Section 21 (a) of the IRR of RA 9165 provides that "noncompliance of these requirements under justifiable grounds, as long as the integrity and the evidentiary value of the seized items are properly preserved by the apprehending officer/team, shall not render void and invalid such seizures and custody over said items." For this provision to be effective, however, the prosecution must first (1) recognize any lapse on the part of the police officers and (2) be able to justify the same.[39] Breaches of the procedure contained in Section 21 committed by the police officers, left unacknowledged and unexplained by the State, militate against a finding of guilt beyond reasonable doubt against the accused as the integrity and evidentiary value of the corpus delicti had been compromised.[40] As the Court explained in People v. Reyes:[41]

Under the last paragraph of Section 21 (a), Article II of the IRR of R.A. No. 9165, a saving mechanism has been provided to ensure that not every case of non-compliance with the procedures for the preservation of the chain of custody will irretrievably prejudice the Prosecution's case against the accused. To warrant the application of this saving mechanism, however, the Prosecution must recognize the lapse or lapses, and justify or explain them. Such justification or explanation would be the basis for applying the saving mechanism. Yet, the Prosecution did not concede such lapses, and did not even tender any token justification or explanation for them. The failure to justify or explain underscored the doubt and suspicion about the integrity of the evidence of the corpus delicti. With the chain of custody having been compromised, the accused deserves acquittal.[42] (Emphasis supplied)

Here, none of the requirements for the saving clause to be triggered is present:

First, the prosecution did not even concede that there were lapses in the conduct of the buy-bust operation. Also, no explanation was offered as to the absence of the three witnesses at the place and time of seizure, or as to the failure to photograph the confiscated items immediately after seizure or during inventory in the presence of the insulating witnesses. It must be noted that the requirements under Section 21 are not unknown to the buy-bust team, who are presumed to be knowledgeable of the law demanding the preservation of the links in the chain of custody.[43] They are dutybound to fully comply with the requirements thereof, and if their compliance is not full, they should at least have the readiness to explain the reason for the step or steps omitted from such compliance.[44]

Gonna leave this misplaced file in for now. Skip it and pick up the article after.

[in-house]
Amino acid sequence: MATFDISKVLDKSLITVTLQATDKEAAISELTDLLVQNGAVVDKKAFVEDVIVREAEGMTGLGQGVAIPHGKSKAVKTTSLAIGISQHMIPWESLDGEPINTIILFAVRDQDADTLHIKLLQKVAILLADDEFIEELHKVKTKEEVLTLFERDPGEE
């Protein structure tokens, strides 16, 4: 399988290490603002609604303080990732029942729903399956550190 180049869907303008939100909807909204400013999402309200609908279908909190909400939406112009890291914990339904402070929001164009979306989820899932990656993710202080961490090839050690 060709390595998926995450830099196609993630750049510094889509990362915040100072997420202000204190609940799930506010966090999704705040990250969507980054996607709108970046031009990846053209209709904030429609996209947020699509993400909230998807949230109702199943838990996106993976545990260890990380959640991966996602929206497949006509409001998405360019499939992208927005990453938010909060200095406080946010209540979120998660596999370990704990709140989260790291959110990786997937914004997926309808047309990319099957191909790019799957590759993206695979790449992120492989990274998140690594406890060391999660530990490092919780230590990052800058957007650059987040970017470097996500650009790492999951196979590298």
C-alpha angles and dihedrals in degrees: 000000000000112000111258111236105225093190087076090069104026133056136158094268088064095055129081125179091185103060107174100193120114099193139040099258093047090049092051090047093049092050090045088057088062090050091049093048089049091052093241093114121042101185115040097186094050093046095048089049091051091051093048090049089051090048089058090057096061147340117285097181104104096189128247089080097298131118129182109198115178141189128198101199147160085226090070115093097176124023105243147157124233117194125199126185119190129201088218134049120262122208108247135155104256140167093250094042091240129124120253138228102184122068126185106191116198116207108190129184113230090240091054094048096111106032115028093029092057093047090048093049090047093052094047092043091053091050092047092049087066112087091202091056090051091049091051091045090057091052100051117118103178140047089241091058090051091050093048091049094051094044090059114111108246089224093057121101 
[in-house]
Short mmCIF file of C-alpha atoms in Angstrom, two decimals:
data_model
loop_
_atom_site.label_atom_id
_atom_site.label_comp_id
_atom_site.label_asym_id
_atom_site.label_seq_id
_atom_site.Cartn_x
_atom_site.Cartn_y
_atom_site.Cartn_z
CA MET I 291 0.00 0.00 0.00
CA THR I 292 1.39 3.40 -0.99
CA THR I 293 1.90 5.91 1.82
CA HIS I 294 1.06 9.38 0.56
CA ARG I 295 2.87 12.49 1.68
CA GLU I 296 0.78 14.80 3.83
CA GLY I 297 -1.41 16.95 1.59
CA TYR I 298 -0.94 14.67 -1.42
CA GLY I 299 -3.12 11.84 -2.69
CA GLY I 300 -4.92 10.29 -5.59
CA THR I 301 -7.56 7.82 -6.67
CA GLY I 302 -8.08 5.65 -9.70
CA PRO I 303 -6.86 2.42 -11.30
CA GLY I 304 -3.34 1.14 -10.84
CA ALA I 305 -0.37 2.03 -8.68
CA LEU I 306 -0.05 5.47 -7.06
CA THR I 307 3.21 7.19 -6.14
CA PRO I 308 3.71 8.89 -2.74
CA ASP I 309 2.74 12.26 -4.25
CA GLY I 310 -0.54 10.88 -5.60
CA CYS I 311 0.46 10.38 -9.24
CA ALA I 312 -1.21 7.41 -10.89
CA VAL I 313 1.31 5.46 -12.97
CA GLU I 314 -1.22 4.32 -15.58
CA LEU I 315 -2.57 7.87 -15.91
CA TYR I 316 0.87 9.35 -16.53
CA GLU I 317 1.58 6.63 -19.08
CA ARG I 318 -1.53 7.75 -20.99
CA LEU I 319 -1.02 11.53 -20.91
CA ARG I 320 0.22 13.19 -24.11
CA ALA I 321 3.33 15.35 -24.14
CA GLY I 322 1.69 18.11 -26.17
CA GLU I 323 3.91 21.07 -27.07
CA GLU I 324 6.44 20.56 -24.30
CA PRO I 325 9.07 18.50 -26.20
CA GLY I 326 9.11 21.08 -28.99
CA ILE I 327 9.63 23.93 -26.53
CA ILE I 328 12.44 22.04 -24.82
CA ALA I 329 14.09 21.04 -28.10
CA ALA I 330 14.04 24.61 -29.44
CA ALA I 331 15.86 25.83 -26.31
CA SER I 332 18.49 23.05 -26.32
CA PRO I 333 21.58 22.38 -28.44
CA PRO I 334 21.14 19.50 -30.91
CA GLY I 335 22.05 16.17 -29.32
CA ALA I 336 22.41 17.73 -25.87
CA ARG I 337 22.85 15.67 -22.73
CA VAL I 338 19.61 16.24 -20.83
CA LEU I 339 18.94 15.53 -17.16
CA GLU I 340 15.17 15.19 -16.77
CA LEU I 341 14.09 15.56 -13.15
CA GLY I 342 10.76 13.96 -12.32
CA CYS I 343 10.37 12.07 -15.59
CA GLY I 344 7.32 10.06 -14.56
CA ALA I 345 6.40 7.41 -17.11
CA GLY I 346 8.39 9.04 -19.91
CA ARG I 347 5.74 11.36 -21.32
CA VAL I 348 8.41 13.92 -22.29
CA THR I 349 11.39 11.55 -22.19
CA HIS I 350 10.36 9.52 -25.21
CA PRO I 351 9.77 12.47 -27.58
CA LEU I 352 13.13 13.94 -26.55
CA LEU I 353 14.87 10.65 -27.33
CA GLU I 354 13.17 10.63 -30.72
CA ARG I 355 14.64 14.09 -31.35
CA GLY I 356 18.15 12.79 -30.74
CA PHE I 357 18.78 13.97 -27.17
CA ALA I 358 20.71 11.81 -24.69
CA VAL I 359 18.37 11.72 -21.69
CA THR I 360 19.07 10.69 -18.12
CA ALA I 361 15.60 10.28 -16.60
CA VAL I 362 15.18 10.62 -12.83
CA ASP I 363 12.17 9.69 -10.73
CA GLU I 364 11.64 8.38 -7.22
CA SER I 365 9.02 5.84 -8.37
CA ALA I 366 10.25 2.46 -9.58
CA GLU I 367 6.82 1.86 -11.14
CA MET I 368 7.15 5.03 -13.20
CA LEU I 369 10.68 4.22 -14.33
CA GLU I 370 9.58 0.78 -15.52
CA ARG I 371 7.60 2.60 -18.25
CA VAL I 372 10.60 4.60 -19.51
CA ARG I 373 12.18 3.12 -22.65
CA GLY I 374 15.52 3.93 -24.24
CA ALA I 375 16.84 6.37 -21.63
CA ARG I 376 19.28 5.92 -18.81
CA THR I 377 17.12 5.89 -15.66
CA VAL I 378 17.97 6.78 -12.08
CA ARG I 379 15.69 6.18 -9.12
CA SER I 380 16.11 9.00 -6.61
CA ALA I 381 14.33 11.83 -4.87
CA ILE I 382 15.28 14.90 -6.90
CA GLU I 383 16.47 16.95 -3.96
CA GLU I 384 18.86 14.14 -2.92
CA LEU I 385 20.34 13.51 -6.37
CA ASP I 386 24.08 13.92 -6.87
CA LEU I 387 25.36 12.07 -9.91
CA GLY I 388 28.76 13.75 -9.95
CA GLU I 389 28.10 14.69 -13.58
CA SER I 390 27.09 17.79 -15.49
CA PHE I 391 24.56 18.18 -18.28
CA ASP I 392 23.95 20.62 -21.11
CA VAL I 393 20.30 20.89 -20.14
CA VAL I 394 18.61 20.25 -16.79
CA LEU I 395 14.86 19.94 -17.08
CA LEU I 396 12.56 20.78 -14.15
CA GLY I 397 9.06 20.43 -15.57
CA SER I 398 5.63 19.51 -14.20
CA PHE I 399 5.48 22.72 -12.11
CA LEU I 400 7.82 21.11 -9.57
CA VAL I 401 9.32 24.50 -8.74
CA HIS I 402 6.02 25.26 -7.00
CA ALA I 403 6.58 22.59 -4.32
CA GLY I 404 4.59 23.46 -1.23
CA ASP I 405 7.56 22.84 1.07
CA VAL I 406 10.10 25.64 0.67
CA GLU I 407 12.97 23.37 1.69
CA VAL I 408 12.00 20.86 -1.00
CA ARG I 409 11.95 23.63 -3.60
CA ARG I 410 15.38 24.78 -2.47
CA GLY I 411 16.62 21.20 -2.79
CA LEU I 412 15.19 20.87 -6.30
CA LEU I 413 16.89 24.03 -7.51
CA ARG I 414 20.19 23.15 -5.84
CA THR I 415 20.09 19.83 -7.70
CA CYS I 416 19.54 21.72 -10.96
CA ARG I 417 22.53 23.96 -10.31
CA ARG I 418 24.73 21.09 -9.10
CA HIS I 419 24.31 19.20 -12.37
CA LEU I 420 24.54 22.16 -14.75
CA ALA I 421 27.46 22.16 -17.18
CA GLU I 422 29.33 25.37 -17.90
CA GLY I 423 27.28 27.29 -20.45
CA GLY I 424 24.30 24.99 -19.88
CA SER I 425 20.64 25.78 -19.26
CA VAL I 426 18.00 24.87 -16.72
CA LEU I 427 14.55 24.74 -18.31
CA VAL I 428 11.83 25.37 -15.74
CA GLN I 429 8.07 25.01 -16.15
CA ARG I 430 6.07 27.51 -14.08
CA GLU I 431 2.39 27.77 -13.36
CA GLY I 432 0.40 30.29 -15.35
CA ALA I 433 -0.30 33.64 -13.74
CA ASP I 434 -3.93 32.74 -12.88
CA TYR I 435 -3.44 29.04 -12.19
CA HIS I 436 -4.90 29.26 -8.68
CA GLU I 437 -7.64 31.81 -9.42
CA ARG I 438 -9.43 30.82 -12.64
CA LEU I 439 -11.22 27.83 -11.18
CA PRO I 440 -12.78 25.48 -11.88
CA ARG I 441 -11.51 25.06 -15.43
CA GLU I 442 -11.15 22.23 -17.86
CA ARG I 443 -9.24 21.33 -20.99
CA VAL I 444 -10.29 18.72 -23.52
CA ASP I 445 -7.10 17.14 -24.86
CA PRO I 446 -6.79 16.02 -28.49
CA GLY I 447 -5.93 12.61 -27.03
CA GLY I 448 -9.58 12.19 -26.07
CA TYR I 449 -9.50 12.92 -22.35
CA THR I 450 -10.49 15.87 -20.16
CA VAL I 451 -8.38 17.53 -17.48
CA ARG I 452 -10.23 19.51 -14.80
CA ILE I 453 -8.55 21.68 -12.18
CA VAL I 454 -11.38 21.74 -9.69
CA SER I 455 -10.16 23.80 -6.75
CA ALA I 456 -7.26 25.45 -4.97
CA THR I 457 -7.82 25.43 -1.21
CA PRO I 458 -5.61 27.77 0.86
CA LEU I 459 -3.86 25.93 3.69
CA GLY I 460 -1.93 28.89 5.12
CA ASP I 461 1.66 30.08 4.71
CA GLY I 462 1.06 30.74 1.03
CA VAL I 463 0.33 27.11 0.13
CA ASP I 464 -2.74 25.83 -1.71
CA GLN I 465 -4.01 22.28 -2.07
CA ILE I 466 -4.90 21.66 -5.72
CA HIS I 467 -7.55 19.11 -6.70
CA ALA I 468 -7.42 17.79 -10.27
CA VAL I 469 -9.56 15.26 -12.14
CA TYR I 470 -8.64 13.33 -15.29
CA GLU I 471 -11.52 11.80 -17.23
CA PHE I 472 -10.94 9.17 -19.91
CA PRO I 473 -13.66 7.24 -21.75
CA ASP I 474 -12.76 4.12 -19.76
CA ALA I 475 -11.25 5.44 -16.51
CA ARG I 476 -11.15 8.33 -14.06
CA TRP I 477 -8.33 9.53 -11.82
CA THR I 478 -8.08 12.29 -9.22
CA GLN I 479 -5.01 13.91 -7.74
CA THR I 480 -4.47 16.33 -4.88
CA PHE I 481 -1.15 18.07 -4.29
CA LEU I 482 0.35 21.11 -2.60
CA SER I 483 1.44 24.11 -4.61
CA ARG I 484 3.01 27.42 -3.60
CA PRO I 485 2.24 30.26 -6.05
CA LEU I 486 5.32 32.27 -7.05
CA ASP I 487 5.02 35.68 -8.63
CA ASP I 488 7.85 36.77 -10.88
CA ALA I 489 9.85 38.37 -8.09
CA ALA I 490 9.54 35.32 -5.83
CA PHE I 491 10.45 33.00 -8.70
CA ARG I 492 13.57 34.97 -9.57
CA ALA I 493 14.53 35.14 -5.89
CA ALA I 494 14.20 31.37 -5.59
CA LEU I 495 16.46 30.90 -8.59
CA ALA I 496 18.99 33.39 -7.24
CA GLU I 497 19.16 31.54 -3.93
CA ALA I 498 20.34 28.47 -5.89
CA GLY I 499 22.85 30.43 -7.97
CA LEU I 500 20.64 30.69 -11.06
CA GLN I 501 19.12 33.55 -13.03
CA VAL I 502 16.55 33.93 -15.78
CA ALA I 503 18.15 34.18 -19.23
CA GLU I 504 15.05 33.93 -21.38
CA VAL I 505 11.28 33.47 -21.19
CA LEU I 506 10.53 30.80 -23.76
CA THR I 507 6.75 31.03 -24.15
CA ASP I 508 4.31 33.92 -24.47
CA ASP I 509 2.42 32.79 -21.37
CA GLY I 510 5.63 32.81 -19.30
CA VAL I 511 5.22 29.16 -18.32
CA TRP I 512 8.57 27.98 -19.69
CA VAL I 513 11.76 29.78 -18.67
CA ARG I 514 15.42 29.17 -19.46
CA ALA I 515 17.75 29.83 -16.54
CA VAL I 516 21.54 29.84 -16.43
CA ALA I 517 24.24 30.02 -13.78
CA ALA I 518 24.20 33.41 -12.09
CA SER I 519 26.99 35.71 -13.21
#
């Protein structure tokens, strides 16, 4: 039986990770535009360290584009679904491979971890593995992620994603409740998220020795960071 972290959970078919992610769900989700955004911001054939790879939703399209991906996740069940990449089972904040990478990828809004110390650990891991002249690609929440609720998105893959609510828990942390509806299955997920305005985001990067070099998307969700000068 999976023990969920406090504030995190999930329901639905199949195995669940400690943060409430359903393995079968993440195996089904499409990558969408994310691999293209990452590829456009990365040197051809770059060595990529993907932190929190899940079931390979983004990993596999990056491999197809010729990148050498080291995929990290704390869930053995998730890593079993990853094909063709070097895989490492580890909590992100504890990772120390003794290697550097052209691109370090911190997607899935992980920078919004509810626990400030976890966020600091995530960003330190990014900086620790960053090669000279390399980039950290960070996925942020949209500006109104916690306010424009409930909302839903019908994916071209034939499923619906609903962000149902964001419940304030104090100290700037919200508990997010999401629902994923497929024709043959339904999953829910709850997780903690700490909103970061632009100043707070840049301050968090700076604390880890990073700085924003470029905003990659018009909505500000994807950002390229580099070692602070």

Second, the prosecution failed to provide justifiable grounds for the apprehending team's deviation from the rules laid down in Section 21 of RA 9165. Their explanation — that there might be a commotion since the place was very dark and there were plenty of persons drinking at the place — is hollow and not worthy of belief. They did not even state that their safety would be threatened by an immediate retaliatory action of the accused or any person/s acting for and in his behalf if the inventory and photographing of the seized drugs were done in the place of apprehension.[45]

The integrity and evidentiary value of the corpus delicti have thus been compromised. In light of this, accused-appellant must perforce be acquitted.

The presumption of innocence of the
accused vis-a-vis the presumption of
regularity in performance of official duties.

The right of the accused to be presumed innocent until proven guilty is a constitutionally-protected right.[46] The burden lies with the prosecution to prove his guilt beyond reasonable doubt by establishing each and every element of the crime charged in the information as to warrant a finding of guilt for that crime or for any other crime necessarily included therein.[47]